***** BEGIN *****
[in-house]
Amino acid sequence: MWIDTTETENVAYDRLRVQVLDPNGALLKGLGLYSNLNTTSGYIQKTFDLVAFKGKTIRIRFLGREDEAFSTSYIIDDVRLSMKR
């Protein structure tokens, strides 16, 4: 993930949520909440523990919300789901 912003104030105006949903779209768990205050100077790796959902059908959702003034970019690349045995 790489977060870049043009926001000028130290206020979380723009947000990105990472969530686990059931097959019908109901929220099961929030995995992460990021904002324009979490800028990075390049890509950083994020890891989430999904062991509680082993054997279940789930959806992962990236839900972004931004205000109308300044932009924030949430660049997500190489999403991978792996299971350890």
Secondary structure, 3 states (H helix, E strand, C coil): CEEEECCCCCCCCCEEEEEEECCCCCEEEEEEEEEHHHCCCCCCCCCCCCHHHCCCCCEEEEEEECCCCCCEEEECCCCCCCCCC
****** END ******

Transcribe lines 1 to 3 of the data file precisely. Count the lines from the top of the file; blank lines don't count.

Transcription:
[in-house]
Amino acid sequence: MWIDTTETENVAYDRLRVQVLDPNGALLKGLGLYSNLNTTSGYIQKTFDLVAFKGKTIRIRFLGREDEAFSTSYIIDDVRLSMKR
């Protein structure tokens, strides 16, 4: 993930949520909440523990919300789901 912003104030105006949903779209768990205050100077790796959902059908959702003034970019690349045995 790489977060870049043009926001000028130290206020979380723009947000990105990472969530686990059931097959019908109901929220099961929030995995992460990021904002324009979490800028990075390049890509950083994020890891989430999904062991509680082993054997279940789930959806992962990236839900972004931004205000109308300044932009924030949430660049997500190489999403991978792996299971350890």